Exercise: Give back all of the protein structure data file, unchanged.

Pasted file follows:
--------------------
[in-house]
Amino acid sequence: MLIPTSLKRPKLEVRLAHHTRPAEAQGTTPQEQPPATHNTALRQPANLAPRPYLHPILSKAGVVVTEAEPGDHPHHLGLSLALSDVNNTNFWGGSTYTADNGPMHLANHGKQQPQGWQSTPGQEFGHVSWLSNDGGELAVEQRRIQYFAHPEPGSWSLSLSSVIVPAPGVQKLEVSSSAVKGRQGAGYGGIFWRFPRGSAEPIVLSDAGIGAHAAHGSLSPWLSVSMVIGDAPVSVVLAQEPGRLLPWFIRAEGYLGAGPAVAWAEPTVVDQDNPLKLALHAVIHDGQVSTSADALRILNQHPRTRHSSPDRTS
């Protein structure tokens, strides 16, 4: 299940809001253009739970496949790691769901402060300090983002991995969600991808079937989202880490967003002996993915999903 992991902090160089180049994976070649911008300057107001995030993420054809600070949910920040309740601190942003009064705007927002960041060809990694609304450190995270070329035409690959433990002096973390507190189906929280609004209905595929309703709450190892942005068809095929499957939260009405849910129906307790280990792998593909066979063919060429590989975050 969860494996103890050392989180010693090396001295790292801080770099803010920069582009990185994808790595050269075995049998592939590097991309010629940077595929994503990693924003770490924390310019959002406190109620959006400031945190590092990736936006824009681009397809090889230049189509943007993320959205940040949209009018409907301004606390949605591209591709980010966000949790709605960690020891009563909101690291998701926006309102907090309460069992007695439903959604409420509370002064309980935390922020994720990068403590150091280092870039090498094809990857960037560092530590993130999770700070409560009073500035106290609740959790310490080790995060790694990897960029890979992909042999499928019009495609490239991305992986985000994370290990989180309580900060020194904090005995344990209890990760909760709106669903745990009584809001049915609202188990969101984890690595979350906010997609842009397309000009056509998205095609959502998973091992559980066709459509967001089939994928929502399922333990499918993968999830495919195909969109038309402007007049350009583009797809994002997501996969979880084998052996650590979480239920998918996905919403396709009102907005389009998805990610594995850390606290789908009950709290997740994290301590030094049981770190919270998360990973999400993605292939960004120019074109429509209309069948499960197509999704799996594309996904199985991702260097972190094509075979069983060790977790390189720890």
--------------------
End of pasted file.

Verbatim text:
[in-house]
Amino acid sequence: MLIPTSLKRPKLEVRLAHHTRPAEAQGTTPQEQPPATHNTALRQPANLAPRPYLHPILSKAGVVVTEAEPGDHPHHLGLSLALSDVNNTNFWGGSTYTADNGPMHLANHGKQQPQGWQSTPGQEFGHVSWLSNDGGELAVEQRRIQYFAHPEPGSWSLSLSSVIVPAPGVQKLEVSSSAVKGRQGAGYGGIFWRFPRGSAEPIVLSDAGIGAHAAHGSLSPWLSVSMVIGDAPVSVVLAQEPGRLLPWFIRAEGYLGAGPAVAWAEPTVVDQDNPLKLALHAVIHDGQVSTSADALRILNQHPRTRHSSPDRTS
């Protein structure tokens, strides 16, 4: 299940809001253009739970496949790691769901402060300090983002991995969600991808079937989202880490967003002996993915999903 992991902090160089180049994976070649911008300057107001995030993420054809600070949910920040309740601190942003009064705007927002960041060809990694609304450190995270070329035409690959433990002096973390507190189906929280609004209905595929309703709450190892942005068809095929499957939260009405849910129906307790280990792998593909066979063919060429590989975050 969860494996103890050392989180010693090396001295790292801080770099803010920069582009990185994808790595050269075995049998592939590097991309010629940077595929994503990693924003770490924390310019959002406190109620959006400031945190590092990736936006824009681009397809090889230049189509943007993320959205940040949209009018409907301004606390949605591209591709980010966000949790709605960690020891009563909101690291998701926006309102907090309460069992007695439903959604409420509370002064309980935390922020994720990068403590150091280092870039090498094809990857960037560092530590993130999770700070409560009073500035106290609740959790310490080790995060790694990897960029890979992909042999499928019009495609490239991305992986985000994370290990989180309580900060020194904090005995344990209890990760909760709106669903745990009584809001049915609202188990969101984890690595979350906010997609842009397309000009056509998205095609959502998973091992559980066709459509967001089939994928929502399922333990499918993968999830495919195909969109038309402007007049350009583009797809994002997501996969979880084998052996650590979480239920998918996905919403396709009102907005389009998805990610594995850390606290789908009950709290997740994290301590030094049981770190919270998360990973999400993605292939960004120019074109429509209309069948499960197509999704799996594309996904199985991702260097972190094509075979069983060790977790390189720890």